Evaluation of the first year of CPD Crisis Intervention Training focused on delinquent youth who suffer from mental illness
Previously, I have written about the Chicago Police Department’s Crisis Intervention Training. /2/post/2011/07/chicago-police-departments-crisis-intervention-training.html. The CIT training model was originally developed by the Memphis, Tennessee police department in conjunction with the National Alliance on Mental Illness as well as consumers on mental health services. The Chicago Police Department adopted the CIT training in 2004.
In 2009, the Chicago Police Department worked along with the National Alliance on Mental Illness of Greater Chicago to develop a police training curriculum for officers who deal with the high percentage of mental illness among delinquent youth. As Executive Director of the Illinois Criminal Justice Information Authority, I invited now retired Lieutenant Jeff Murphy of the Chicago Police Department to present information on the training curriculum.
In 2010, the Illinois Criminal Justice Information Authority provided NAMI of Greater Chicago with an Edward Byrne Memorial Justice Assistance Grant through the American Recovery and Reinvestment Act to fund twelve CIT youth training sessions, four sessions per year for three years. In the first year, 126 Chicago police officers received that training, all of whom had previously received basic CIT training beforehand. The CIT youth program is a five day, 40 hour course which teaches officers to recognize symptoms of youth mental disorders, assess risk levels of youth for hurting themselves or others, de-escalation techniques, and, if appropriate, diverting youth to community-based mental health treatment.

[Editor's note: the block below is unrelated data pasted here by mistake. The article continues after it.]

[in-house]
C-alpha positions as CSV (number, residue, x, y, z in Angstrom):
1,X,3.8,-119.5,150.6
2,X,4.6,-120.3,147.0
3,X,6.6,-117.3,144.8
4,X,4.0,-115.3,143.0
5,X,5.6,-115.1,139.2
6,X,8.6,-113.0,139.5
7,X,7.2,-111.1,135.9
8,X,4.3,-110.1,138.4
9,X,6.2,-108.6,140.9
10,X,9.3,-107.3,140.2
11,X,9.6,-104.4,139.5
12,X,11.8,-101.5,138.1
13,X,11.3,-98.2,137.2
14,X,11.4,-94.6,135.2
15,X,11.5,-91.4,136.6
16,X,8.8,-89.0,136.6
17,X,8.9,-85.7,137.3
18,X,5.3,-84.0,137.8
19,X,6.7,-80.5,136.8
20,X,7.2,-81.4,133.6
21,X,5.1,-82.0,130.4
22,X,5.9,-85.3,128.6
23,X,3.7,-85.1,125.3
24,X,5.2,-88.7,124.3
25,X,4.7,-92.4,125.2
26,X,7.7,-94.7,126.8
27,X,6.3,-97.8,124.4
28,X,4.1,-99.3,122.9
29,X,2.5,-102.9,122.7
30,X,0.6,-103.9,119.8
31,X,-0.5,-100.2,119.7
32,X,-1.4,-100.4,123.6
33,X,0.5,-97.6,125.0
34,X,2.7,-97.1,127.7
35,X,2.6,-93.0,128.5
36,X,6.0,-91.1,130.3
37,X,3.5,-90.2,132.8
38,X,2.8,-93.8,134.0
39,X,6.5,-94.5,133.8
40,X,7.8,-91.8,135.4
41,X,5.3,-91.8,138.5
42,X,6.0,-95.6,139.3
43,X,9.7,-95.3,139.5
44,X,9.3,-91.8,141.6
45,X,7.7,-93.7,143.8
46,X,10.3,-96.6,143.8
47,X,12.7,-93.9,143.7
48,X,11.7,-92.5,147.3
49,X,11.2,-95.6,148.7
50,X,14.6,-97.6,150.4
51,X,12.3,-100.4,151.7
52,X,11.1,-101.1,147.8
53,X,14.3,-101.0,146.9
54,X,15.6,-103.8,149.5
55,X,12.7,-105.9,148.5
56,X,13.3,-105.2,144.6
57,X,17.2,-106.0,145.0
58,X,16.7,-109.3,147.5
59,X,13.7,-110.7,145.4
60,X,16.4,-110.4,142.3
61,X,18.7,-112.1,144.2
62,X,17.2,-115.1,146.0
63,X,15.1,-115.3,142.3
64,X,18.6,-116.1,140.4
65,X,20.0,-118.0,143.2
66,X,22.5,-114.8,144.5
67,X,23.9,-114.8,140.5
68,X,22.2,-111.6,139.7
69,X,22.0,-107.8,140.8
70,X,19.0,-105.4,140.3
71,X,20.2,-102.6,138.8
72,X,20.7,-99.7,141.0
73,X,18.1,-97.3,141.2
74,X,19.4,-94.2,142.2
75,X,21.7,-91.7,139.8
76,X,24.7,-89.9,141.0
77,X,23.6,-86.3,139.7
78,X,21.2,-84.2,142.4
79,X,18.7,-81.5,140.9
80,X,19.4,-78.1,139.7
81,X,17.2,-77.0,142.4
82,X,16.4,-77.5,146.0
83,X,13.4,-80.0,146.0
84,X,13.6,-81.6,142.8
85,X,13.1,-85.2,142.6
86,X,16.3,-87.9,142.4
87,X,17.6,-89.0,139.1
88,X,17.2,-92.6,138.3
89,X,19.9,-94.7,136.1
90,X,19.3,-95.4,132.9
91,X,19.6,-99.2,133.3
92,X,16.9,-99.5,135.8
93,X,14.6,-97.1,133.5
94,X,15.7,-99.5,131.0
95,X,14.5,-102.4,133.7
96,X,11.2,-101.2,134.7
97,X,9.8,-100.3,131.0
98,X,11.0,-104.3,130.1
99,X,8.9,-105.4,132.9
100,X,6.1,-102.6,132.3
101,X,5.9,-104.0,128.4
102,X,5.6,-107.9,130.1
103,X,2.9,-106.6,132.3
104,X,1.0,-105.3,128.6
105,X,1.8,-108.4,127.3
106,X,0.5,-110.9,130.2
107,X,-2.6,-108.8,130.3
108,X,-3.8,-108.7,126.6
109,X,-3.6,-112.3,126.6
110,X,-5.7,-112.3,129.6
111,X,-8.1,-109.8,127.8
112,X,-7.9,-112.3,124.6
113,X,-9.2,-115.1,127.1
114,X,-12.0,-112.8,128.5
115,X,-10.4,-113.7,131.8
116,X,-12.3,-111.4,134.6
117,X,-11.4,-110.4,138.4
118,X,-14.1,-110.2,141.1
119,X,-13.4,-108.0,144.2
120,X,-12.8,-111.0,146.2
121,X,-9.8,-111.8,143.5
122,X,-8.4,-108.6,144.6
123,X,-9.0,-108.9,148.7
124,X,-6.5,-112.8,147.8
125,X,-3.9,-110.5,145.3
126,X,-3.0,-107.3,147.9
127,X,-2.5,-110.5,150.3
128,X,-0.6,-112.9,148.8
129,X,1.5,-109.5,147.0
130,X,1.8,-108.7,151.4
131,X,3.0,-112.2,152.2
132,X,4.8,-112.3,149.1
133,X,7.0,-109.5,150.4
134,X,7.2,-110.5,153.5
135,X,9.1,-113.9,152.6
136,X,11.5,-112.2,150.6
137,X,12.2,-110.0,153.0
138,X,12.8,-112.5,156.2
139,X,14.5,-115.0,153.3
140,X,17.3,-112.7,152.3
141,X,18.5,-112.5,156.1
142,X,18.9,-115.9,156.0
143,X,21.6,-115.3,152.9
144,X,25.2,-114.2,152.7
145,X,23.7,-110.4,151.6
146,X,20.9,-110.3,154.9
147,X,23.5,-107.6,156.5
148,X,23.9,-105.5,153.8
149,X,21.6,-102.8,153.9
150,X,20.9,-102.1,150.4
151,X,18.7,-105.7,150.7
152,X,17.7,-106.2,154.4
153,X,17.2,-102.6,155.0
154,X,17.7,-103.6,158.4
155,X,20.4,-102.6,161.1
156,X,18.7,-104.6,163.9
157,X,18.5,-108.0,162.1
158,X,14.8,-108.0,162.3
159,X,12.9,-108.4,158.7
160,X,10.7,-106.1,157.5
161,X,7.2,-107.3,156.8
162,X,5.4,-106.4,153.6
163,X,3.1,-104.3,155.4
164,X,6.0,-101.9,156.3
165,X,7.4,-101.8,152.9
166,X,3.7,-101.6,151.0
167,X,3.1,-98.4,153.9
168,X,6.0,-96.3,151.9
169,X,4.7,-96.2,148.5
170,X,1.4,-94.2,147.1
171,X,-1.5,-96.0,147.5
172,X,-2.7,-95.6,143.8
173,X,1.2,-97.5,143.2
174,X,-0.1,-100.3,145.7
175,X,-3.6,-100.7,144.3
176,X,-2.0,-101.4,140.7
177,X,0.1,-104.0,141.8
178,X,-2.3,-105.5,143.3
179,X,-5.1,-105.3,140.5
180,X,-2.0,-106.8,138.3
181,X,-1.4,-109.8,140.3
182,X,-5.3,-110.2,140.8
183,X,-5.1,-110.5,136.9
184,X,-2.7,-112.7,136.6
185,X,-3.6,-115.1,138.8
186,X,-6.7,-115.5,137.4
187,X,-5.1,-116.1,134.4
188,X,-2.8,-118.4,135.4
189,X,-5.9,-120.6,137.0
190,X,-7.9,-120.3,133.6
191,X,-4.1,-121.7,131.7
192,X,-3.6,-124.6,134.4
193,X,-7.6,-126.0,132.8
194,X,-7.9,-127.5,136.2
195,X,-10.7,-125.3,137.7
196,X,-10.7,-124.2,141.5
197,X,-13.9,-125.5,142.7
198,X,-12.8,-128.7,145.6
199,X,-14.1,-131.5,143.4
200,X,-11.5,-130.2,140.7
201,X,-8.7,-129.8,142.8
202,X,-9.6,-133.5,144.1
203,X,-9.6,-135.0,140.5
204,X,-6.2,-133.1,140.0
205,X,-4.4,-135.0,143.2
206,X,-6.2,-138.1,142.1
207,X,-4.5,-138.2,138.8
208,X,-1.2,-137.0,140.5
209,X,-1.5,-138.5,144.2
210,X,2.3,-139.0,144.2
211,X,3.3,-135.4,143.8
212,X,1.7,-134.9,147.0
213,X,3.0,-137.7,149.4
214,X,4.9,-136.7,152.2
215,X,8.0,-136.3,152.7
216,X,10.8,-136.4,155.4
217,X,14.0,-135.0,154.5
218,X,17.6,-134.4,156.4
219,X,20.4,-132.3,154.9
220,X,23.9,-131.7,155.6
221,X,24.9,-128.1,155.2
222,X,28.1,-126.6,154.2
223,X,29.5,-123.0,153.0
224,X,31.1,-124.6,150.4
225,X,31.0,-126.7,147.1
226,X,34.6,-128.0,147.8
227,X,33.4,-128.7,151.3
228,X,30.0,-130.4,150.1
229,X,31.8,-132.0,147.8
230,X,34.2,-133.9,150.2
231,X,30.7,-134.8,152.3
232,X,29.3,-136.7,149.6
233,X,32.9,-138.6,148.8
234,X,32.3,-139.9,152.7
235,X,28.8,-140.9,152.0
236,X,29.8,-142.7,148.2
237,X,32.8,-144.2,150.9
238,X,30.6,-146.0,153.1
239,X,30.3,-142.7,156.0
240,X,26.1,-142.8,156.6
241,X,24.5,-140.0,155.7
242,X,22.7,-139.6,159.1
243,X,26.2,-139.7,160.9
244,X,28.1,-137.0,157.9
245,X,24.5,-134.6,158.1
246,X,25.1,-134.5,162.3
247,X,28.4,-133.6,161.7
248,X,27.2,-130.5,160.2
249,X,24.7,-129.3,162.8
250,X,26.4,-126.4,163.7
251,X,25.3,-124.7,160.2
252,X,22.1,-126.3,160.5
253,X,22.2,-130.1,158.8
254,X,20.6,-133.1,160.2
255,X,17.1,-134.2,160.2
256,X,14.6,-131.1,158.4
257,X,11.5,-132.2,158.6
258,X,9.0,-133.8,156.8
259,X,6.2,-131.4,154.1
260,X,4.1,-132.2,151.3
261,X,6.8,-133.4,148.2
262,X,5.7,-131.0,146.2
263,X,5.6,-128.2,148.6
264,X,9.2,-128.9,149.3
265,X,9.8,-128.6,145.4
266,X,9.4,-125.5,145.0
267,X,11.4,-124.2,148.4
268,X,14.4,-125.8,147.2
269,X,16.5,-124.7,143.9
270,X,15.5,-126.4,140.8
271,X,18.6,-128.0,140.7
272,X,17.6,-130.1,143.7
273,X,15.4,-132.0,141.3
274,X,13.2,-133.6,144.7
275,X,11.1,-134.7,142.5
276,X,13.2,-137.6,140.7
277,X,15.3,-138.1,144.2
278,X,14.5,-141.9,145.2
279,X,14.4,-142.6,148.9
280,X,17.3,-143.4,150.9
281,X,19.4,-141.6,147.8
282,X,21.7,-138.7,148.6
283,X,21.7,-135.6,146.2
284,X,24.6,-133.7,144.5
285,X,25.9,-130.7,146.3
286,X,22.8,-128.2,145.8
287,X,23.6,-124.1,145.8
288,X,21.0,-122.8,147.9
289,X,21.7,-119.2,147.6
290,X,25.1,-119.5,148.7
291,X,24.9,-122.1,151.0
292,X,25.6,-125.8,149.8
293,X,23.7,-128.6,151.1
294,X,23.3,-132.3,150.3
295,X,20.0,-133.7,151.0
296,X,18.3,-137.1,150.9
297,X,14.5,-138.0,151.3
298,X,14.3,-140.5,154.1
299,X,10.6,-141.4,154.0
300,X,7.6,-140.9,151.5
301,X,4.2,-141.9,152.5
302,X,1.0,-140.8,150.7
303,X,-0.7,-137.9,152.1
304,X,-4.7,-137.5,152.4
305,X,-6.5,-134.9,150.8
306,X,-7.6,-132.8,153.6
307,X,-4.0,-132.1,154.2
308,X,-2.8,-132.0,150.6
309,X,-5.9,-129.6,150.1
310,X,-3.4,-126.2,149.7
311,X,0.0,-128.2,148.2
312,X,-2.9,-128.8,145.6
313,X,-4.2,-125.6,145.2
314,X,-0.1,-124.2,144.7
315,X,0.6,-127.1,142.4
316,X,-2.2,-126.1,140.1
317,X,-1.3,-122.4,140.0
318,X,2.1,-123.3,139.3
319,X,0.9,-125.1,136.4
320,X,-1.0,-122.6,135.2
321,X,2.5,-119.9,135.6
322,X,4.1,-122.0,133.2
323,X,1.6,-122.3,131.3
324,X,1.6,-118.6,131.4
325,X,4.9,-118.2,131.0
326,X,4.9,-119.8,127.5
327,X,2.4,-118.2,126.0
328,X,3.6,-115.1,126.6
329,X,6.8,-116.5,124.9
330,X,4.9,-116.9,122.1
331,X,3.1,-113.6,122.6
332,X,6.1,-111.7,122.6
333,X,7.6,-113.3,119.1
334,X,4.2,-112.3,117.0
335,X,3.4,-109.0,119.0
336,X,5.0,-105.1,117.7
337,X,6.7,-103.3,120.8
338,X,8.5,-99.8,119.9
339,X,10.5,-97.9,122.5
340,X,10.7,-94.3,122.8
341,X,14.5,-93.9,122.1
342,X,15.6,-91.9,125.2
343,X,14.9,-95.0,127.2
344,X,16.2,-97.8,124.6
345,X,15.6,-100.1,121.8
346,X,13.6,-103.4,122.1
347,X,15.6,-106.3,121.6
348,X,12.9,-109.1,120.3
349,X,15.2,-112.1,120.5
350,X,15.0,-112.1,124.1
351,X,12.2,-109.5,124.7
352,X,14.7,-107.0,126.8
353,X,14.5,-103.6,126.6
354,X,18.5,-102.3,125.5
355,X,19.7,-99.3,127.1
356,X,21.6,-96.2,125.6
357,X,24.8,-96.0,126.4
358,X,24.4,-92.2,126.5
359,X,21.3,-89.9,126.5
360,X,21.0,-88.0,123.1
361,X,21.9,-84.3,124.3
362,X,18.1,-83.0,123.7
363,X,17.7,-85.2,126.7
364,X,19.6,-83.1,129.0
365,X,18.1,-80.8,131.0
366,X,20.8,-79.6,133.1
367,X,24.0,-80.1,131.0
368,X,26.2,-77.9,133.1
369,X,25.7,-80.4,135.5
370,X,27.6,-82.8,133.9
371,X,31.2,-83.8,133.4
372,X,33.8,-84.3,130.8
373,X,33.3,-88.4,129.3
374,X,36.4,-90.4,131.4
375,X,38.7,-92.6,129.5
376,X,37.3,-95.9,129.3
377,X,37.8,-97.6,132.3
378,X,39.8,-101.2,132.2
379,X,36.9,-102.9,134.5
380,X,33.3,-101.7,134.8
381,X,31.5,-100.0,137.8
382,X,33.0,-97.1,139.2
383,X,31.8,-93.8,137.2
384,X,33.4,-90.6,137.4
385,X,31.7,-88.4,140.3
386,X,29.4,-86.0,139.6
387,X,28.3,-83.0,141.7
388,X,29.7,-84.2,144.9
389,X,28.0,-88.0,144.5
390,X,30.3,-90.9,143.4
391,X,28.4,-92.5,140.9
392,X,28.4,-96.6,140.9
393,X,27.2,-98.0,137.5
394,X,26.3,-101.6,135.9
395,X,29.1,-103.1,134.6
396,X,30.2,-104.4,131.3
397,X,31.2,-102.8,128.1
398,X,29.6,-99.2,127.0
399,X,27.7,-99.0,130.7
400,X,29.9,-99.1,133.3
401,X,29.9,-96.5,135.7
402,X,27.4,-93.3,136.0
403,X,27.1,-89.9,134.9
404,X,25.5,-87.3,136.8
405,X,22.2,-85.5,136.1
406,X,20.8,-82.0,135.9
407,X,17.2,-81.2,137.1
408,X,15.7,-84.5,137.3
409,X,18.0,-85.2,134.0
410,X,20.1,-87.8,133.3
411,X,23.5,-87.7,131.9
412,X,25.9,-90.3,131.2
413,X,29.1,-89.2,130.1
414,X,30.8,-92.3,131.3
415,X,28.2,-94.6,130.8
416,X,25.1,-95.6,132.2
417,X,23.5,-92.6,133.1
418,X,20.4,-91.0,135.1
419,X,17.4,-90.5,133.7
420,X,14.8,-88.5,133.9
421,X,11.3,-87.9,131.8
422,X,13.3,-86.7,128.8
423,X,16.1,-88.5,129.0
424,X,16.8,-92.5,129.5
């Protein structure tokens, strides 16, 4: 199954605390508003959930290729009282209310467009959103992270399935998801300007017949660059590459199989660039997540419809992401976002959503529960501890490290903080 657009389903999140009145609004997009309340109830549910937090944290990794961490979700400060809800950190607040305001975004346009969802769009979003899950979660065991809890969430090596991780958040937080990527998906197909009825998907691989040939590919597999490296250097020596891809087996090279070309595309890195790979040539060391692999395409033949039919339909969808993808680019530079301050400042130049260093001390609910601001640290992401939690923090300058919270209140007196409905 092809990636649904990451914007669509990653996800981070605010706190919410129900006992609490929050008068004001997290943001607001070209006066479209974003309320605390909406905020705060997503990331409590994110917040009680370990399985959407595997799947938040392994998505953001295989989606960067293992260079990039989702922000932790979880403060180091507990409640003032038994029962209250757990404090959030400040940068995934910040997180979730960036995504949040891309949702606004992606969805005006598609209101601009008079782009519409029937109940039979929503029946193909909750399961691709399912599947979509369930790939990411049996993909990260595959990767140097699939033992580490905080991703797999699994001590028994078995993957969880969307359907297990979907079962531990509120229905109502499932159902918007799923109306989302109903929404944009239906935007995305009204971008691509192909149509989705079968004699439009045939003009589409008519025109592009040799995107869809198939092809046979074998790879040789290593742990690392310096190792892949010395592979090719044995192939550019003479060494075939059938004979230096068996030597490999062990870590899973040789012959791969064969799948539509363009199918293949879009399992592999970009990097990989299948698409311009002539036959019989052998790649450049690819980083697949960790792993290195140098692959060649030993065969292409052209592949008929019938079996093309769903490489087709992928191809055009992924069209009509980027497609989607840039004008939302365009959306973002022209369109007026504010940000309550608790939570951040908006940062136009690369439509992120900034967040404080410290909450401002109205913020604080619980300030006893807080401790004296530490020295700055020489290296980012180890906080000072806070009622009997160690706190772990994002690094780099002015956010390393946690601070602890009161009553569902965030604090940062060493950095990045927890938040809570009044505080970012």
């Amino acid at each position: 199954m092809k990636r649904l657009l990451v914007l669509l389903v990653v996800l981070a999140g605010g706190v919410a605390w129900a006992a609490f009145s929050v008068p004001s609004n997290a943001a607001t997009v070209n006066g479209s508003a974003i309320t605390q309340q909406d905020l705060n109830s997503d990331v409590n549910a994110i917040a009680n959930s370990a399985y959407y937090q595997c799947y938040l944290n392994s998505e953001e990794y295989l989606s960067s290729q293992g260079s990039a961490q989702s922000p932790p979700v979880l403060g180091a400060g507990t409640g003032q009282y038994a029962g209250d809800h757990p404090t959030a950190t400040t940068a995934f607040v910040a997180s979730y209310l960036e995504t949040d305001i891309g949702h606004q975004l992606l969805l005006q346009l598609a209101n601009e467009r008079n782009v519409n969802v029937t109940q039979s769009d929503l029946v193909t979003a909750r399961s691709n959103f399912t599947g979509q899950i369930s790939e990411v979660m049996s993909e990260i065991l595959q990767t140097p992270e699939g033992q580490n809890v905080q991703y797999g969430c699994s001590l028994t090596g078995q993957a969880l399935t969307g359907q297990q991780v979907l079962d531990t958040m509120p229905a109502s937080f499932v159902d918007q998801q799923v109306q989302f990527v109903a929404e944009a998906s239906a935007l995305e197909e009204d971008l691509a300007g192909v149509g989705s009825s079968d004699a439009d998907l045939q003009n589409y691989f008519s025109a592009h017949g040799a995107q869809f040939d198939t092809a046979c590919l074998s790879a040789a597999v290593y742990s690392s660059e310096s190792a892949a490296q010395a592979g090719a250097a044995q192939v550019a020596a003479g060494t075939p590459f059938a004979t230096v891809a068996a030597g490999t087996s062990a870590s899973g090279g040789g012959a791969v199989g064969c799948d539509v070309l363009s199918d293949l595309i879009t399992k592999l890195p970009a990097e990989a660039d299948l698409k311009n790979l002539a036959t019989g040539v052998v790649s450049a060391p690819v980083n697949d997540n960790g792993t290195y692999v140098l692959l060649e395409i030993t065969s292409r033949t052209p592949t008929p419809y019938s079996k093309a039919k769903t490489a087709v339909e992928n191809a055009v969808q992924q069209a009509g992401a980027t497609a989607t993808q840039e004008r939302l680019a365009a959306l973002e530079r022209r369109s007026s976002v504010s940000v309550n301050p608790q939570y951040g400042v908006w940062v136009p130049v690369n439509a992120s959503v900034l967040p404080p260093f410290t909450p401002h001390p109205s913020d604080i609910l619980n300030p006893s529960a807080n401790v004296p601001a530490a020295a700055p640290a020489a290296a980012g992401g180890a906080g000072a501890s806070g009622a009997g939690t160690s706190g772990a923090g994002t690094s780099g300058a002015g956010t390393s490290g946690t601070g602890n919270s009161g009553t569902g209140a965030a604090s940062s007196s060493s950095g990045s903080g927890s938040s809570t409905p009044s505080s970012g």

The Illinois Criminal Justice Information Authority just published an evaluation of the first year of training. https://www.icjia.state.il.us/public/pdf/ResearchReports/CIT_Year1_July_2012.pdf The Authority found that participants were pleased with the training and had applied learned techniques in their work. Many trainees suggested creating a CIT youth unit within the Chicago Police Department as well as expansion of the curriculum to include appropriate responses to uncooperative adults who deal with such youth.
It remains to be seen how the full three years of funded training will impact Chicago delinquent youth who suffer from mental illness. The training is a welcome addition to help such youth.